Today, September 29 is International Food Loss and Waste Awareness Day.

Food waste has an estimated cost of about $750 billion. Fruit and vegetable losses result in the loss of as much as 912 trillion kilocalories and important micronutrients.

Wasting food also means wasting all the resources used in its production:

– We dissipate 253 cubic kilometers of precious drinking water.
– We occupy and exploit in vain 1.4 billion hectares of agricultural land (equivalent to 30 percent of the world’s agricultural area), in many cases subject to intensive use of pesticides. In addition, greenhouse gas emissions related to food dispersal amount to about 3.3 billion tons, plus emissions from the food fermentation process at disposal sites.

Globally, an estimated 13.2 percent of food production is wasted after the harvesting process and before reaching store shelves, while an additional 17 percent ends up unused in households, food services, and the retail stage. The 2030 Agenda for Sustainable Development sets as a goal the drastic reduction of global food waste per individual, both during retail operations and during consumption, as well as the reduction of losses along production and distribution chains.

Food wastage (food waste) also occurs at the final stages of the supply chain, i.e., in households, food services and retail. To get a clearer perspective of the extent of this waste, let’s calculate that each of us generates an average of 74 kg of food waste each year. The wastage is mainly concentrated in high- and middle-income regions, especially at the household level, where 570 million tons of food out of a total of 913 is thrown away.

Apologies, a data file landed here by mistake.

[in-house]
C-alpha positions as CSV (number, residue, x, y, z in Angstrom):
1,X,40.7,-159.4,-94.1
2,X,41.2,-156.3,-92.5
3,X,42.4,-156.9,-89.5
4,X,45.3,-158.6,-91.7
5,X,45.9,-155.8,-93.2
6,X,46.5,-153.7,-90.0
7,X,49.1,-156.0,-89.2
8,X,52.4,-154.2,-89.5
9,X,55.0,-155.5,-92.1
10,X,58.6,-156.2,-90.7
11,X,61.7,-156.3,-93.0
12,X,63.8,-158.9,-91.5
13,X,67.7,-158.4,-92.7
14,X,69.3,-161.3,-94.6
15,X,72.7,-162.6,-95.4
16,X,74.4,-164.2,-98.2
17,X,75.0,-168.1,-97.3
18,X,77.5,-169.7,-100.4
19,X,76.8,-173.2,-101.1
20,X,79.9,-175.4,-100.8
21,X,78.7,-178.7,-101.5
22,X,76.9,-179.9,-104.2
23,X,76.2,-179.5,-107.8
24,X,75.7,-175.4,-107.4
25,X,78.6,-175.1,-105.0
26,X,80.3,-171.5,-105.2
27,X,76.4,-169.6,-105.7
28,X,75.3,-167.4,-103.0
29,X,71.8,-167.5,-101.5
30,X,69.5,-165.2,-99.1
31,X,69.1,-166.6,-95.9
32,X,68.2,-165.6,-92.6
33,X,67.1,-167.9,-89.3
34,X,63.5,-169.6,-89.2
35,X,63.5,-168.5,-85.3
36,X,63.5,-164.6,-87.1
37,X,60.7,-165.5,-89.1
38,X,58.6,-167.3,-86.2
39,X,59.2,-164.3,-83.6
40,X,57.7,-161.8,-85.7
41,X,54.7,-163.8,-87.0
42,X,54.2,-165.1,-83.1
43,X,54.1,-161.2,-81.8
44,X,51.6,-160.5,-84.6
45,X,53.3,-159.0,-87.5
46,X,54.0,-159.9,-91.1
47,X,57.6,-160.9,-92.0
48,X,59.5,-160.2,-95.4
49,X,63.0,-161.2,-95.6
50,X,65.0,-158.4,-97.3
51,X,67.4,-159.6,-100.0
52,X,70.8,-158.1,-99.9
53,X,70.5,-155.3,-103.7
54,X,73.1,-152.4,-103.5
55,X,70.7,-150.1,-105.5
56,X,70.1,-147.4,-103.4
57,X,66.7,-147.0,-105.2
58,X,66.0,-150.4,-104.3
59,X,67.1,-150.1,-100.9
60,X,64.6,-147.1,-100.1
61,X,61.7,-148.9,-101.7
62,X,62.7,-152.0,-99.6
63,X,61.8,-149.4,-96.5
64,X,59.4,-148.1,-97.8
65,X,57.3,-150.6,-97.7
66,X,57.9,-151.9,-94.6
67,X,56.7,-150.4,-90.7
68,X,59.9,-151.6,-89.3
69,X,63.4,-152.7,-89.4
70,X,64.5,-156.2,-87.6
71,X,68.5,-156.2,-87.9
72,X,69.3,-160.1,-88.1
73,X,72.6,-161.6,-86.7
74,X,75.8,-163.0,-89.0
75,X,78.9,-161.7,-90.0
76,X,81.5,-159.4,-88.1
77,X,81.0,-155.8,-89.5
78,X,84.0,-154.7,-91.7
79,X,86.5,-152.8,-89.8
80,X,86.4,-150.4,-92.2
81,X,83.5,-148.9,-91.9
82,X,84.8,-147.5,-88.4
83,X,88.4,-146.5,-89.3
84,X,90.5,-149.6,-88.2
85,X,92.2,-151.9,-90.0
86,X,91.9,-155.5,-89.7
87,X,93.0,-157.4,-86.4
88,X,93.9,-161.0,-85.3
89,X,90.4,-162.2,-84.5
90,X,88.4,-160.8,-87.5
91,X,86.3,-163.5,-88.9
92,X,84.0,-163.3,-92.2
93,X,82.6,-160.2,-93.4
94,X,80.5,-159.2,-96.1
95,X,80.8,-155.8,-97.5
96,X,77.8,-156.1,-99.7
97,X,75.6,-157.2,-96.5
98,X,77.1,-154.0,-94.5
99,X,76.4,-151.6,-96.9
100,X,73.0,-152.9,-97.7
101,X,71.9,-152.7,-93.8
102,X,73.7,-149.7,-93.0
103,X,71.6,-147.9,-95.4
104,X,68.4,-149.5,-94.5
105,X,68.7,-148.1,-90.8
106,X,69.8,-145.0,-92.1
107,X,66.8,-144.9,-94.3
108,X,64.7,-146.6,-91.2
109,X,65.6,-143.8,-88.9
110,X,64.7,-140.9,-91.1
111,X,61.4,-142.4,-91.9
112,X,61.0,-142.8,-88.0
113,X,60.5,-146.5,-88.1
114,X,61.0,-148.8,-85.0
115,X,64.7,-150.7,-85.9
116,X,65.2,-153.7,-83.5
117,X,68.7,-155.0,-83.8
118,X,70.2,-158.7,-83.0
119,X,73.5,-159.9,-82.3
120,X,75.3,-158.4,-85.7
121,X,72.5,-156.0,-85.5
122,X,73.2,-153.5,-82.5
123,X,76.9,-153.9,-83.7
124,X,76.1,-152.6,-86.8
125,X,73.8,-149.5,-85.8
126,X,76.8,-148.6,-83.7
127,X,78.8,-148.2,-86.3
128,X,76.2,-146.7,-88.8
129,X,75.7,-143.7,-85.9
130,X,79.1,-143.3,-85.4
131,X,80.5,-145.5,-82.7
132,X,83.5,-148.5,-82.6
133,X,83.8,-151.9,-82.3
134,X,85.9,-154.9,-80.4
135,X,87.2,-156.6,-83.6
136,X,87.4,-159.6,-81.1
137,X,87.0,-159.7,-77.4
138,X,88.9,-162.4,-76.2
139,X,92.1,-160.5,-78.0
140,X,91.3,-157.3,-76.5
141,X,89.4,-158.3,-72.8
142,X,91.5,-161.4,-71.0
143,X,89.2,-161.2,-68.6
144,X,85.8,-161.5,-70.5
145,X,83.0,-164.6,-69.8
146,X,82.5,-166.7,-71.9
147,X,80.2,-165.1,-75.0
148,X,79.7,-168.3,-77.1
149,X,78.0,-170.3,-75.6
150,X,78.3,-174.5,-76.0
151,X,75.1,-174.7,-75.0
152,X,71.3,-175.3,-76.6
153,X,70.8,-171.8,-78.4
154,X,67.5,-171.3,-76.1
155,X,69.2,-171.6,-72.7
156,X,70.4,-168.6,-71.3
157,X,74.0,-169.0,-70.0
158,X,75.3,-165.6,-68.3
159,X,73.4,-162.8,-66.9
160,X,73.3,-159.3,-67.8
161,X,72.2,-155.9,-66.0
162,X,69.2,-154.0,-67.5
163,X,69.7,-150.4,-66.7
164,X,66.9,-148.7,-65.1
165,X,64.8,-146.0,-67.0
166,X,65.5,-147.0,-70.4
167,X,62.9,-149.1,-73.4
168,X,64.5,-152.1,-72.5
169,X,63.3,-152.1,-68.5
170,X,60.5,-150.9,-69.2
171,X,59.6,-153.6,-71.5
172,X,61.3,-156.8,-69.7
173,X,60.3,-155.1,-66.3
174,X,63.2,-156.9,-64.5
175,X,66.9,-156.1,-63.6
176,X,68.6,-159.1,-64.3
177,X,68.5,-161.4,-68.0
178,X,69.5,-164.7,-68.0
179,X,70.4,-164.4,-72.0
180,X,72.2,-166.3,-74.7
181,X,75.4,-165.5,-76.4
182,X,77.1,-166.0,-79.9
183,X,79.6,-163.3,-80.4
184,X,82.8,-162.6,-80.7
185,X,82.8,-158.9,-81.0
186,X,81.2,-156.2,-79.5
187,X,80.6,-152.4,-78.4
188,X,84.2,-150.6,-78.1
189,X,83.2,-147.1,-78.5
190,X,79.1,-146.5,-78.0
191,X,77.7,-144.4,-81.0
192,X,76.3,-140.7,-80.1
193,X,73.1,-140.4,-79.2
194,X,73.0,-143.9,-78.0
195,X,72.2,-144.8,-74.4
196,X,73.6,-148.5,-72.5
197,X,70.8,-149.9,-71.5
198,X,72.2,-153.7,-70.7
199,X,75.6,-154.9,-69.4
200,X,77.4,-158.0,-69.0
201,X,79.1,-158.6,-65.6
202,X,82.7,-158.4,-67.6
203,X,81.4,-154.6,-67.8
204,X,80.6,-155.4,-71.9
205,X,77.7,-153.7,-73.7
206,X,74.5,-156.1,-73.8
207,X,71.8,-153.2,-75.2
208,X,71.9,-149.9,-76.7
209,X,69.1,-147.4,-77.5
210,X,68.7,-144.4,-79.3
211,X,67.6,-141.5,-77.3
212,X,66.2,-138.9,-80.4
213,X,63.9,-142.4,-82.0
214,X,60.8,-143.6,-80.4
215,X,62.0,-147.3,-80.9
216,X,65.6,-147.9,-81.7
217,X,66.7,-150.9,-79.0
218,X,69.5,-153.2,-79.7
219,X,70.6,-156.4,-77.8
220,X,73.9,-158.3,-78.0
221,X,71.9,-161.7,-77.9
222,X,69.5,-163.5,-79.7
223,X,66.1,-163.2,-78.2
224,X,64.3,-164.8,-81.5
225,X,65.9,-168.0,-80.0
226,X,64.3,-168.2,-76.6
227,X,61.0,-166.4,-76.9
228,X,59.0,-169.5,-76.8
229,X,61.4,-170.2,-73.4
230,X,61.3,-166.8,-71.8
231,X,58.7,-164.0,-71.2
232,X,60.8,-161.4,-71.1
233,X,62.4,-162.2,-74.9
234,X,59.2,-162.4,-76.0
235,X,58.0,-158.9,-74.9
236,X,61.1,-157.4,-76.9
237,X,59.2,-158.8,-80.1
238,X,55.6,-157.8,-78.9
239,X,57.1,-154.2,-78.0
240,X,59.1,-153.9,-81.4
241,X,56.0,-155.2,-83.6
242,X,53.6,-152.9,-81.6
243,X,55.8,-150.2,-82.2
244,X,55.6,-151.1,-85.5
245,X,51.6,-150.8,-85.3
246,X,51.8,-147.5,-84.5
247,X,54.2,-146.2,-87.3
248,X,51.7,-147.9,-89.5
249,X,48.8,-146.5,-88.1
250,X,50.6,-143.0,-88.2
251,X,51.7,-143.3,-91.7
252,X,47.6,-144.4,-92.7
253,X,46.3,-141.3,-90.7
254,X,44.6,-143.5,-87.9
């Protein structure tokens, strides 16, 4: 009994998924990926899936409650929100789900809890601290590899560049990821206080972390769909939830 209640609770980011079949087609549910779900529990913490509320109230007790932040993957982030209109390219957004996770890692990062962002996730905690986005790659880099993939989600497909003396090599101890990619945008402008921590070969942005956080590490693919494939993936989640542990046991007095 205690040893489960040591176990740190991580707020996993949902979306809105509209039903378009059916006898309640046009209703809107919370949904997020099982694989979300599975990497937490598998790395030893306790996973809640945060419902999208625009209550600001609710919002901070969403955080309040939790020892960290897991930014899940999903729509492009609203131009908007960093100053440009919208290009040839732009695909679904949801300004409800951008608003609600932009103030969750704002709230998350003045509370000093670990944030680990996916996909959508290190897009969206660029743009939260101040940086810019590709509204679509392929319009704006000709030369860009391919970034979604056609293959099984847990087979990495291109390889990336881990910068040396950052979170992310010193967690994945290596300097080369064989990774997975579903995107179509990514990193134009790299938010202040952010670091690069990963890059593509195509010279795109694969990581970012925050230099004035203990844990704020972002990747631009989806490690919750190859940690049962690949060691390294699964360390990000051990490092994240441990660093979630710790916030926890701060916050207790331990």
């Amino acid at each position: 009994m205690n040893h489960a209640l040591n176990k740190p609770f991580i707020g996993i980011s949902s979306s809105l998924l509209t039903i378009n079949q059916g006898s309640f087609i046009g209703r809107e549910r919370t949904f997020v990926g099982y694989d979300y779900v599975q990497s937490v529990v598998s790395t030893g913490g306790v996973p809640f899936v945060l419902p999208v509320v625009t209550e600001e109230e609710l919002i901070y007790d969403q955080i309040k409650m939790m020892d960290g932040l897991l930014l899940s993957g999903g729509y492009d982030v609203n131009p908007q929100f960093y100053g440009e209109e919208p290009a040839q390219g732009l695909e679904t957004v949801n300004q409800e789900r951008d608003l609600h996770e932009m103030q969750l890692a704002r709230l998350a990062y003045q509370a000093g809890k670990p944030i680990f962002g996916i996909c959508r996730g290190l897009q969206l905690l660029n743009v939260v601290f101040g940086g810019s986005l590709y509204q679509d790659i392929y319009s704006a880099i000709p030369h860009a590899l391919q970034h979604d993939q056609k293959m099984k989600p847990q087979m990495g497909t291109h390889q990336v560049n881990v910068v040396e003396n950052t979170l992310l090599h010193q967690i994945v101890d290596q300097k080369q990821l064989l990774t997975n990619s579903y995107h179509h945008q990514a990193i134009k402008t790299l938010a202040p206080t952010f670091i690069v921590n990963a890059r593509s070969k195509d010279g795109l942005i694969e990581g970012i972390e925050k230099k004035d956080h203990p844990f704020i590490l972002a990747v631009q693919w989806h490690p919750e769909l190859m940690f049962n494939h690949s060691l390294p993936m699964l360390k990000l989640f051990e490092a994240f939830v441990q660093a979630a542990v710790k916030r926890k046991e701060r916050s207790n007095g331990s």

Reducing food loss and waste plays a key role in ensuring better nutrition for present and future generations. Such reduction presents itself as a triple opportunity: it contributes to climate change mitigation, ensures the availability of nutritious food, and improves the overall sustainability of our agri-food systems.

Striving to significantly reduce food waste to limit environmental impact and control our Planet’s ever-increasing temperature rise is one of the goals of the United Nations 2030 Agenda. Goal 2: Defeat hunger; Goal 3: Health and well-being; Goal 12: Responsible consumption and production.

Responsible consumption and production, in particular, aim to “do more and better with less,” increasing the benefits that can be derived from economic activities. To make this possible, it is necessary to adopt a systematic and cooperative approach among players in the supply chain. Creating a network of connections between producer, farmer and consumer is precisely why the ITA0039 APP was created. Among the goals of the application: to raise awareness of sustainable lifestyles, offering adequate information on the origin of products purchased, quality and labels, involving consumers in the activity of supporting and protecting Made in Italy. An ongoing work of dissemination and awareness, because we are convinced that the most dangerous waste is the one we are unable to recognize.